Sunday, May 11, 2014

On the Universal Call to Holiness

All of us can attain to Christian virtue and holiness, no matter in what condition of life we live and no matter what our life work may be. - St. Francis de Sales
St. Francis de Sales wrote the Introduction to the Devout Life in 1609 as the first work dedicated to assisting laypeople as well as clerics in their pursuit of sanctity. It's based on a series of notes he made to his cousin as she prepared for her marriage and letters to others who sought him as a spiritual director amidst the troubles and tribulations of the spiritual life. I am working my way through it right now, and while a bit outdated (for instance, one needs a supplement on receiving Communion daily or very near so that reflects the Church's encouragement of this practice) it nevertheless remains an outstanding aid in the development of one's interior life. You don't realize how much leisure time you have until you read something like the Devout Life, and he advises solid chunks of prayer (St. Josemaria Escriva's way is just as intense).  

Our primary vocation is to love, and the callings to the priesthood, religious life, and marriage are stepping stones in which we by the grace of God are made righteous, for by the stain of original sin we are displeasing in the sight of the Lord. By the law, we have come to know sin, but cannot keep the law, something possible only by sanctifying grace, which poured out upon the world from the pierced side of Our Lord, the Beloved Son with whom the Father is well-pleased. 

On the other hand, our vocations are not merely stepping stones to eternity in communion with God, and they are ends in and of themselves. God could have made us with the beatific vision, so we would be with Him from the moment of creation through eternity. There would be no fallen Man, no sin. But Love then would not be an act of the will as it is understood now, and we would lose the radical and beautiful ability to love one another-in particular our families- so that we all might come to holiness, and not loving them in virtue of their communion with God in Heaven. There would be no salvation history, I would think, no happy fault to bring us the great Redeemer.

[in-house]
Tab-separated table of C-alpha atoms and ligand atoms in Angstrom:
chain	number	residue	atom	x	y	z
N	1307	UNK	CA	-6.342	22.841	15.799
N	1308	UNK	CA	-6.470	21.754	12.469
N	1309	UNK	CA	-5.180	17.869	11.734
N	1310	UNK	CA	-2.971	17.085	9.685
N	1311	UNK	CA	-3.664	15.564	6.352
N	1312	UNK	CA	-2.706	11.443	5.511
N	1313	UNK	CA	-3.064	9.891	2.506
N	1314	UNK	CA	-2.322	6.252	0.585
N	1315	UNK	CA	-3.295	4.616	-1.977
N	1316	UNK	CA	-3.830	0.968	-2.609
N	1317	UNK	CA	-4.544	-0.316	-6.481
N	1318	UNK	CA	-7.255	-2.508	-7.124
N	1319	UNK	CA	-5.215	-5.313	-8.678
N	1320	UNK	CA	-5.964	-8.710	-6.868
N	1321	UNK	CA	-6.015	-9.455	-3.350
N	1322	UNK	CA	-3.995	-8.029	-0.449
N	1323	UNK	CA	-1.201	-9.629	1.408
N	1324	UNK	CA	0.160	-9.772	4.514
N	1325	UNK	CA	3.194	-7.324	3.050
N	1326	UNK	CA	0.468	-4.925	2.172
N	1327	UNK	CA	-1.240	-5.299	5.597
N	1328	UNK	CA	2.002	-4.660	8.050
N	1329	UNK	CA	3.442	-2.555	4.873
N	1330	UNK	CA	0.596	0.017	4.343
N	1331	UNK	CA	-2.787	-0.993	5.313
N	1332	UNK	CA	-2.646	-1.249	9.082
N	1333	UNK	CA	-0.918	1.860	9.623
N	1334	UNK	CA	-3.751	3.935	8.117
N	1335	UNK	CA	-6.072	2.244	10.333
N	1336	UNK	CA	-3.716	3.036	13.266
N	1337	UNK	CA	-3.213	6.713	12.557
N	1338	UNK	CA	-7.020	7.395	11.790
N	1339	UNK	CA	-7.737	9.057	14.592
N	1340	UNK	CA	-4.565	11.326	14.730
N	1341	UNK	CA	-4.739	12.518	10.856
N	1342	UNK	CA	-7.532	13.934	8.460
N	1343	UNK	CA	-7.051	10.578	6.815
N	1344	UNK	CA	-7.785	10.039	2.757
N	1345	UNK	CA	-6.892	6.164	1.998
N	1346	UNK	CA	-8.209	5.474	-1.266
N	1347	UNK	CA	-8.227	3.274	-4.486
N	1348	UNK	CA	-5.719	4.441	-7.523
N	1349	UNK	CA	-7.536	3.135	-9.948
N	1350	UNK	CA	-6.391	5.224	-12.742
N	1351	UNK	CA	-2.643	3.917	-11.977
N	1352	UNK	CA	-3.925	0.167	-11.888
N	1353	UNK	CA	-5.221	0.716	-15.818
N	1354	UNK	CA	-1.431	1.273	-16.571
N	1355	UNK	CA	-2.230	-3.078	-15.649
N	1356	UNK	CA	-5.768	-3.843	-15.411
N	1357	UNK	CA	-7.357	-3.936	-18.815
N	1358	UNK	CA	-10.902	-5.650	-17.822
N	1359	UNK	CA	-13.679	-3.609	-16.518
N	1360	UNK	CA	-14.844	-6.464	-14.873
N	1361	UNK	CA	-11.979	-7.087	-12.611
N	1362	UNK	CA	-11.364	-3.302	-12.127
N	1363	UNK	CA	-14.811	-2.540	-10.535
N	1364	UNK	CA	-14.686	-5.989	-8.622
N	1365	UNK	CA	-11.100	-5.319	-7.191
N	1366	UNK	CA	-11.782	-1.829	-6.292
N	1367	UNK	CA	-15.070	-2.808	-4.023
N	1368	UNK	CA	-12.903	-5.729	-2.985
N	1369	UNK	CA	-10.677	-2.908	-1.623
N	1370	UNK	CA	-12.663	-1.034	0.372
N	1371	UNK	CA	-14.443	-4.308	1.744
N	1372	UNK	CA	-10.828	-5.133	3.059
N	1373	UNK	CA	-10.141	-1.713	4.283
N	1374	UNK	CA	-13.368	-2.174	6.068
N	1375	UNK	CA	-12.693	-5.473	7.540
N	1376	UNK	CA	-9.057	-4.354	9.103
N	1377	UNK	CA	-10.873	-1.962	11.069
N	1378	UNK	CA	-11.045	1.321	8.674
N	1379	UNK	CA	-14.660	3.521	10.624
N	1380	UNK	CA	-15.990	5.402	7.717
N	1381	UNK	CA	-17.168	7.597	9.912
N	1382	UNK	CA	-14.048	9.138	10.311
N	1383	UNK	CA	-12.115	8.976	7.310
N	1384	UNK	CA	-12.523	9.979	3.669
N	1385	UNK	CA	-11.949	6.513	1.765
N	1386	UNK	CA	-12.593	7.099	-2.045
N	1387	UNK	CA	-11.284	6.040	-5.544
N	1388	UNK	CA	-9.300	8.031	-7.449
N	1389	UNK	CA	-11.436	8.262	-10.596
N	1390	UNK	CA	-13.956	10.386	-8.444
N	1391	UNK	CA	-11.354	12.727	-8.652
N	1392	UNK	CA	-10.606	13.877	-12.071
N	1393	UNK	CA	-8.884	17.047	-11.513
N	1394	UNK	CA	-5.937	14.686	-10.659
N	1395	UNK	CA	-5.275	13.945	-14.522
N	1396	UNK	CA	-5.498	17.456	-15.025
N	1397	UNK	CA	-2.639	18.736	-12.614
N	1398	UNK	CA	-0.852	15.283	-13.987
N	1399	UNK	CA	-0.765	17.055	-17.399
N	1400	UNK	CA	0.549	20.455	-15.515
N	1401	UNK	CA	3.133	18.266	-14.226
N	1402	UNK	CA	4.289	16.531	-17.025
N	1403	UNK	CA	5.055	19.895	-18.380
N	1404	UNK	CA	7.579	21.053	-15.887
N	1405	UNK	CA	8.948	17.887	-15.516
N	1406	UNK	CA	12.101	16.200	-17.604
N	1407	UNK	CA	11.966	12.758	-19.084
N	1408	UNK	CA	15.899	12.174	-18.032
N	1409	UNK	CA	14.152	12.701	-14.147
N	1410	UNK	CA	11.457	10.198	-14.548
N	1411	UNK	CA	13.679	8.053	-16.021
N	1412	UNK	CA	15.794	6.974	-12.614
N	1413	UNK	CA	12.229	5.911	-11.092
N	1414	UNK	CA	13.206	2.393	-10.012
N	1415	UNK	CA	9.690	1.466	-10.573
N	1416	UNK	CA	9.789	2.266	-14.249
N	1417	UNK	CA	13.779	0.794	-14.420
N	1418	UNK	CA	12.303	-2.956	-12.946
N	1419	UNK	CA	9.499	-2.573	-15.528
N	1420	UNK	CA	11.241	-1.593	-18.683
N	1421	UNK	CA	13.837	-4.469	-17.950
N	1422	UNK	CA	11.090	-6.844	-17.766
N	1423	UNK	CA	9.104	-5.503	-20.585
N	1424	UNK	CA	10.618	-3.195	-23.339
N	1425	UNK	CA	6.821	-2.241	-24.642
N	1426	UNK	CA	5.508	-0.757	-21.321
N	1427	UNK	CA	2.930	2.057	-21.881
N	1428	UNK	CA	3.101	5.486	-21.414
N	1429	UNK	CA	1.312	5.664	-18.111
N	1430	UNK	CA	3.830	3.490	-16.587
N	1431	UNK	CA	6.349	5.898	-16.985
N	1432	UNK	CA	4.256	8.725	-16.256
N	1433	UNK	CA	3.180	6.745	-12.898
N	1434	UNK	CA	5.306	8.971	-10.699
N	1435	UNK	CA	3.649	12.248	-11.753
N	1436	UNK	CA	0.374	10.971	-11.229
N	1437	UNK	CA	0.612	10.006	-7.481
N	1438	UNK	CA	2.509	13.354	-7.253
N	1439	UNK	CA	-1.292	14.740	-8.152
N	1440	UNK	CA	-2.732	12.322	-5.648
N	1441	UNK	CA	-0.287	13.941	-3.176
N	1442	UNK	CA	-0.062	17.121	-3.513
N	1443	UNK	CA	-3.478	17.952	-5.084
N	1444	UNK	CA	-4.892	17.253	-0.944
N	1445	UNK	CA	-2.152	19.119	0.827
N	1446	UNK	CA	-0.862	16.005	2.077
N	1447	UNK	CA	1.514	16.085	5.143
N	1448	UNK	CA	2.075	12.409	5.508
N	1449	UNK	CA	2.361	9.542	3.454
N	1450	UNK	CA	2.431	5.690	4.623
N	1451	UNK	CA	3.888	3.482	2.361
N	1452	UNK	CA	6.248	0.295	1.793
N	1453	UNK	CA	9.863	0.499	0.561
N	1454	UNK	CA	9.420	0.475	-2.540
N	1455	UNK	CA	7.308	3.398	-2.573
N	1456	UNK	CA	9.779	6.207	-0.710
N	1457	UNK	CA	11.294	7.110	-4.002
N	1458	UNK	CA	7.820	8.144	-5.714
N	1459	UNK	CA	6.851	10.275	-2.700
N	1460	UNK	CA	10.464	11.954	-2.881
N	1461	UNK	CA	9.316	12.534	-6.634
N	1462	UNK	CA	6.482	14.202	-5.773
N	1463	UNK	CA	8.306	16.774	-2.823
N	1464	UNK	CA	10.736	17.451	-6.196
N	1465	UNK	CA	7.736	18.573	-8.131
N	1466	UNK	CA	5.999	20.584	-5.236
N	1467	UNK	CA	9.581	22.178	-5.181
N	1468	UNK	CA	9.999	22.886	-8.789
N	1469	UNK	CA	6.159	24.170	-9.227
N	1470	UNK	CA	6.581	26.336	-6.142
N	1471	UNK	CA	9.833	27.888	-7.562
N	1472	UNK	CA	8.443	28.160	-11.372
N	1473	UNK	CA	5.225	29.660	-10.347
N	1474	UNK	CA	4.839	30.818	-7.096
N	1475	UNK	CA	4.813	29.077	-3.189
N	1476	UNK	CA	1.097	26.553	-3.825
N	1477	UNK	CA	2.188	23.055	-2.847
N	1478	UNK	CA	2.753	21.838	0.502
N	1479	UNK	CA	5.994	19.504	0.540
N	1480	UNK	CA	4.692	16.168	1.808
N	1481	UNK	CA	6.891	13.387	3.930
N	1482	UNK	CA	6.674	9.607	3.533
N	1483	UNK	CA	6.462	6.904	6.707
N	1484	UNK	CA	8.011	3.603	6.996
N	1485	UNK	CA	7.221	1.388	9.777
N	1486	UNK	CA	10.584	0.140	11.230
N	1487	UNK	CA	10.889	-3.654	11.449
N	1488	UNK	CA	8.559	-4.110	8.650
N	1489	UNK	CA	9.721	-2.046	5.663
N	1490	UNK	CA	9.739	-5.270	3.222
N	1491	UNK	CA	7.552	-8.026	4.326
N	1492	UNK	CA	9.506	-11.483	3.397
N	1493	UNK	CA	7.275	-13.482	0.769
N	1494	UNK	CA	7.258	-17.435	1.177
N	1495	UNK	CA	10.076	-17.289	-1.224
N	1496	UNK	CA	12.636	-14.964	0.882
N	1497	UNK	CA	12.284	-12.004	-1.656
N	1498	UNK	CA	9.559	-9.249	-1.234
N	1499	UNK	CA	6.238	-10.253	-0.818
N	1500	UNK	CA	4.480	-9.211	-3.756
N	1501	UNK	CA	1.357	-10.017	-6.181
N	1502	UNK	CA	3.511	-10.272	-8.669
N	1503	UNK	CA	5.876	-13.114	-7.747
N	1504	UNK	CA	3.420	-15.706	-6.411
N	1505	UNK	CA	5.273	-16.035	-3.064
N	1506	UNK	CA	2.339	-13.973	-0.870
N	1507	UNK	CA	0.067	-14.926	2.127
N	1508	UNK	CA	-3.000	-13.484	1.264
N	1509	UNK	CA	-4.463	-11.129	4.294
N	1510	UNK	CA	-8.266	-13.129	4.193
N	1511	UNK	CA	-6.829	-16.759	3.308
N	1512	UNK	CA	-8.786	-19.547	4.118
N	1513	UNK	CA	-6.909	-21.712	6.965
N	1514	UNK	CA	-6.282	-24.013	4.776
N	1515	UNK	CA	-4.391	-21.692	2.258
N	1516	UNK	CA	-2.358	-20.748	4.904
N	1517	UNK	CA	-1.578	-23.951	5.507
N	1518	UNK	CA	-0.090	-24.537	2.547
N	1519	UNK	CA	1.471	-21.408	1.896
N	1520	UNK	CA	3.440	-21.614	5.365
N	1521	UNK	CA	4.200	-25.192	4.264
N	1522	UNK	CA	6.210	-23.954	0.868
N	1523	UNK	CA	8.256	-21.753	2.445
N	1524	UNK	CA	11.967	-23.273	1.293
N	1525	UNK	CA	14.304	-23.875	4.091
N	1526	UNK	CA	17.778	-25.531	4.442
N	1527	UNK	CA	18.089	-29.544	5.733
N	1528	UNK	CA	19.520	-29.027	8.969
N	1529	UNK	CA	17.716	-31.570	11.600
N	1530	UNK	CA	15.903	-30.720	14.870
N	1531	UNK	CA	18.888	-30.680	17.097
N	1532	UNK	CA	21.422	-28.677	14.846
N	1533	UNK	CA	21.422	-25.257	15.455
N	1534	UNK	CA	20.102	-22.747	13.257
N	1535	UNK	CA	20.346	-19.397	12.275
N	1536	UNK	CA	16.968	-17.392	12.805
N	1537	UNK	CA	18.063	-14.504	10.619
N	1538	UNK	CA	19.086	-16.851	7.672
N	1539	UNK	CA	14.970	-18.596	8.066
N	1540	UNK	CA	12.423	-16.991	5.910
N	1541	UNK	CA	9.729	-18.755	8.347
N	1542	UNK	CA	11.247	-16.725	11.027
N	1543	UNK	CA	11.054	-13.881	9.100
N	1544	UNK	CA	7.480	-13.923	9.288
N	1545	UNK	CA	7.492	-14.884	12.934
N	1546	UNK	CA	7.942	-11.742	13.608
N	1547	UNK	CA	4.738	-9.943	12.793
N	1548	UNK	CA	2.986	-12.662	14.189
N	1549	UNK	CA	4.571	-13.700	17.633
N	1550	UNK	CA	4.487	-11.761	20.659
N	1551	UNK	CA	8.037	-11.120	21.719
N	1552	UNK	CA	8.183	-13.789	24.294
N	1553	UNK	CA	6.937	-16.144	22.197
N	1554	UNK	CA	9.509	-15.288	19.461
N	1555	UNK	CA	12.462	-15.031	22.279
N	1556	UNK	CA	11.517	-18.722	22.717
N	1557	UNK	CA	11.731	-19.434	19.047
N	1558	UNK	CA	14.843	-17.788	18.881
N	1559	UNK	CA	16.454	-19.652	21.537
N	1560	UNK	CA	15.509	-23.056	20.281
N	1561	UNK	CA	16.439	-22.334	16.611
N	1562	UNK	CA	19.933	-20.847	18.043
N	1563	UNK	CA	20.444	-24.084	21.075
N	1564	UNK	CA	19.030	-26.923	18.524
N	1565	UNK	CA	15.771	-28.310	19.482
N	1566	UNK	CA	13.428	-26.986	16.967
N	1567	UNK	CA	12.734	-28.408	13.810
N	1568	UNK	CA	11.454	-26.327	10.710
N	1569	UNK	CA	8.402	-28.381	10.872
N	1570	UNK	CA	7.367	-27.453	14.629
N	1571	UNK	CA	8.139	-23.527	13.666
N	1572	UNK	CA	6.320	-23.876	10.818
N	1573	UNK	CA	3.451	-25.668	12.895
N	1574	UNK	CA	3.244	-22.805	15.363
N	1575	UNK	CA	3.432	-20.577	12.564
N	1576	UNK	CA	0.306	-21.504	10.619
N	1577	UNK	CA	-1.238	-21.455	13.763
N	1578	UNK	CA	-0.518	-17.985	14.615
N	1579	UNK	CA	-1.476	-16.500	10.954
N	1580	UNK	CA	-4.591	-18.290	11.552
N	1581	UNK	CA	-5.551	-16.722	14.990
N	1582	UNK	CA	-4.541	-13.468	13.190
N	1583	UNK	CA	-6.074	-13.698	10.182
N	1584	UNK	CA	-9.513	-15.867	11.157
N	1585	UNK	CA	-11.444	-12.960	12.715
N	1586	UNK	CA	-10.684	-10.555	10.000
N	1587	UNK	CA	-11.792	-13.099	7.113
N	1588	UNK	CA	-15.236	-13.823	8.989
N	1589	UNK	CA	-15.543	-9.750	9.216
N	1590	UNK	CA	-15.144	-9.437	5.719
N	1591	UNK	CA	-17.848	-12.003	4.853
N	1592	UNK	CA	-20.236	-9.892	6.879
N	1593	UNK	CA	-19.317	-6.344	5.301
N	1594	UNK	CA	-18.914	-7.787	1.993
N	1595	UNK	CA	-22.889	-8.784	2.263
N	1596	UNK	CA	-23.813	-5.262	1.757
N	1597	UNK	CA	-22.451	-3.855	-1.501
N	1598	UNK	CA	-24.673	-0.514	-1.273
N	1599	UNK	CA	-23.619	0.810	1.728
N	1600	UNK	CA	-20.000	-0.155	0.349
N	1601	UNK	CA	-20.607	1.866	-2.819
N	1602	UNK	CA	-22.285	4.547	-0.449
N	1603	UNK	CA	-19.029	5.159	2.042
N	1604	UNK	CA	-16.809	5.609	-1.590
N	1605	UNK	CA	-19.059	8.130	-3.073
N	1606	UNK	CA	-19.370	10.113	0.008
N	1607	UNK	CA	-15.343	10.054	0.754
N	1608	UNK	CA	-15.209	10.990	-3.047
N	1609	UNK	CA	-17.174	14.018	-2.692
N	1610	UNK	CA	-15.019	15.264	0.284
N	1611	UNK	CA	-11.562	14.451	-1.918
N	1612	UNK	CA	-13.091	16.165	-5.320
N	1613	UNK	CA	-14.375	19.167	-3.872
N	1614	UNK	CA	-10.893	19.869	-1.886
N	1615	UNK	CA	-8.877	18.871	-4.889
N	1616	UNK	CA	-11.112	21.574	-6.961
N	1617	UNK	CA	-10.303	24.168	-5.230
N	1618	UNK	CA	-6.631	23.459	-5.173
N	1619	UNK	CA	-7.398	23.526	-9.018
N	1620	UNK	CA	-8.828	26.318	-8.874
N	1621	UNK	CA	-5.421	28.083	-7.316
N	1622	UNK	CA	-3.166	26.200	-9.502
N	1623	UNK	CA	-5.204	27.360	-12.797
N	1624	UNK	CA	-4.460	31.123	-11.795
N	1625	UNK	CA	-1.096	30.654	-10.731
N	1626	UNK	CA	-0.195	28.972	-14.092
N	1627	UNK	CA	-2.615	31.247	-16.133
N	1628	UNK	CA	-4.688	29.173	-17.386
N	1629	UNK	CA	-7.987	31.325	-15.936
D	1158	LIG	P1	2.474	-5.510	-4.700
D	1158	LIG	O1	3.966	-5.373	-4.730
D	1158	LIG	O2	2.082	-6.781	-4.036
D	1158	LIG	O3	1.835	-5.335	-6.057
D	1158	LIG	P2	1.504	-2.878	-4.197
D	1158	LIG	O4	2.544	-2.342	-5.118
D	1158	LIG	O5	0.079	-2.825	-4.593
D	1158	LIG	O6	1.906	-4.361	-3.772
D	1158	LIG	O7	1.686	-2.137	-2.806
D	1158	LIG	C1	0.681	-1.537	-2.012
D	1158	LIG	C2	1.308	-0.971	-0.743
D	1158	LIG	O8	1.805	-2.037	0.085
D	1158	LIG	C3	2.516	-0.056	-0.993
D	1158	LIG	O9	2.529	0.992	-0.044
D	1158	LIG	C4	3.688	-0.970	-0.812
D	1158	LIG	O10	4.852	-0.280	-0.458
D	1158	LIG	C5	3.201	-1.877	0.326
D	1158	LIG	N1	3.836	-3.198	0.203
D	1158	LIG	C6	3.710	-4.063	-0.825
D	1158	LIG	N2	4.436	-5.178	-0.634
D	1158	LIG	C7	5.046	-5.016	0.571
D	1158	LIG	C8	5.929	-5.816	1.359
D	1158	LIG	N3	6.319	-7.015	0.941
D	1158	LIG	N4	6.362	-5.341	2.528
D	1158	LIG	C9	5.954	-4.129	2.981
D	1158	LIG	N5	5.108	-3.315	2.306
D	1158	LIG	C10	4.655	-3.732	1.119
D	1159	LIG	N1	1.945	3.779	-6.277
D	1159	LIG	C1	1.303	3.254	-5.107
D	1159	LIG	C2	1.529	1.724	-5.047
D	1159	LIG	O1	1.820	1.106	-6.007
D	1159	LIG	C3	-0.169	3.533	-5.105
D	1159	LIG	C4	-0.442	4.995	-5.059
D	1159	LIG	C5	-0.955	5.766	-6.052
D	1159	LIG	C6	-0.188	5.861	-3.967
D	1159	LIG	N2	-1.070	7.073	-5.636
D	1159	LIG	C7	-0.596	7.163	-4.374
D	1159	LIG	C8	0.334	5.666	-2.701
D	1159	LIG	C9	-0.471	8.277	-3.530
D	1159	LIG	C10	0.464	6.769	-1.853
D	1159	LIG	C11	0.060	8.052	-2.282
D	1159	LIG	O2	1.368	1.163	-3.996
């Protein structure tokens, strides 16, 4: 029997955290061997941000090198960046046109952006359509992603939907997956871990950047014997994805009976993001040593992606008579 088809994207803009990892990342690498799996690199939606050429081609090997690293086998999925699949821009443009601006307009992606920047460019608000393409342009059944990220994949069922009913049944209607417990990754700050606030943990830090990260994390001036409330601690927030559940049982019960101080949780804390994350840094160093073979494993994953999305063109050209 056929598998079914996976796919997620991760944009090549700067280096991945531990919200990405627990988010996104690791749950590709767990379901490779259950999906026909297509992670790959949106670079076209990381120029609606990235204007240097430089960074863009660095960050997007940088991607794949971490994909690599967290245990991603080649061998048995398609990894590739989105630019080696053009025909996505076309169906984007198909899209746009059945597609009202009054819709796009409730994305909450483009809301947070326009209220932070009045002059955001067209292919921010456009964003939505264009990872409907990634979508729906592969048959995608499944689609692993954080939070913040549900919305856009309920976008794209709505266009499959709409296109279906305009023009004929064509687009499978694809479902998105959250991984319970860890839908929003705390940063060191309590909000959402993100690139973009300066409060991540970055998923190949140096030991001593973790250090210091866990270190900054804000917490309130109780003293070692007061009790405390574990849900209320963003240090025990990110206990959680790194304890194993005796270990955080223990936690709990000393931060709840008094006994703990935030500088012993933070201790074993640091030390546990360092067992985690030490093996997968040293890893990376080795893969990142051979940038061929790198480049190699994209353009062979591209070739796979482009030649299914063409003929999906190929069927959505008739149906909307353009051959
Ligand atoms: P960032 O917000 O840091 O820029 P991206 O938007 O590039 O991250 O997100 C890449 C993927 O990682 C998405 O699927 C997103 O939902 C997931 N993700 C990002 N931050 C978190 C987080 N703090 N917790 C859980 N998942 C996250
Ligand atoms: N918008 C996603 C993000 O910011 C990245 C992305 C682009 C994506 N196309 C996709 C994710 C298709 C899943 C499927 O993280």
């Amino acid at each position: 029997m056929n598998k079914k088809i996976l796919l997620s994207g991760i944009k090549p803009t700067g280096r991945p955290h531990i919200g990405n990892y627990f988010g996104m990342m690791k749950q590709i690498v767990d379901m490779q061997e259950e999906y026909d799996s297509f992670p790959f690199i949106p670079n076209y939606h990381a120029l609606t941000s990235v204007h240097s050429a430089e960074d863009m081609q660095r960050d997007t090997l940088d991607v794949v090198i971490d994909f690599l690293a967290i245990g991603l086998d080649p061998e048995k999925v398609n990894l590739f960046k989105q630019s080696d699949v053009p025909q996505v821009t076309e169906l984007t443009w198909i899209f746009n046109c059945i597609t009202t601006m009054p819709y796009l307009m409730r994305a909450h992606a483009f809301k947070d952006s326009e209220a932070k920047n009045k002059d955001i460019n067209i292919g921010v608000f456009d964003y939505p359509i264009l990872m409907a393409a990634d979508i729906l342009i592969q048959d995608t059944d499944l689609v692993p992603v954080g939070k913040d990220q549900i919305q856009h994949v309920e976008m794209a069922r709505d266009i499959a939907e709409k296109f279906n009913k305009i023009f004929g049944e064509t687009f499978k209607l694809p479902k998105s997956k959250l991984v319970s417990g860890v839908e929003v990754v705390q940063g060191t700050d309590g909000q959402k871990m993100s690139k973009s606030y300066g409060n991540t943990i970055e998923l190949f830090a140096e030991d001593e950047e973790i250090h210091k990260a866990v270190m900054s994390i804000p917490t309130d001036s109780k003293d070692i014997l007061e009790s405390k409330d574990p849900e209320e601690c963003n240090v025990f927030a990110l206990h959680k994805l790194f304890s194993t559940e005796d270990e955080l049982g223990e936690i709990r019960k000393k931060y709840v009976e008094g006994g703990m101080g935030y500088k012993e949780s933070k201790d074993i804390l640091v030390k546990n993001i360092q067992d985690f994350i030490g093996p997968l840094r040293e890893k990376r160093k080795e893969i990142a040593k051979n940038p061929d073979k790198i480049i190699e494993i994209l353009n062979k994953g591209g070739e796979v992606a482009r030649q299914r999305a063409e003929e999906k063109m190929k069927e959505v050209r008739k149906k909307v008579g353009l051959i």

In love, there is no method, there is no one-size-fits-all. As far as the measure goes, it is loving without measure to paraphrase St. Bernard. And it's hard, for we are called to die to ourselves to give to others, to the point of giving our lives for our friends. It's hard, because we want to love, but we are caught in sin. But the Lord is always with us, carrying the yoke with us, making our burdens light and sweet.

This is not a new idea of the modern Christian era. It is clear from Scripture, the Gospel and its account of Apostolic times, that Christ came to make all righteous, but sometimes that was obscured by the heavy emphasis (a true one, lest we forget) on the monastic and especially priestly life, dedicated completely to the contemplation of the Lord. St. Josemaria Escriva and then the teaching of Vatican II called for an end to the denigration of marriage (notice that equality is not called for, and the monastic vocation must permeate the home in a way), recognizing that sanctity is expected for all, that it is possible for all, and that the Church in her apostolic work needs to provide for the married and other laypeople.

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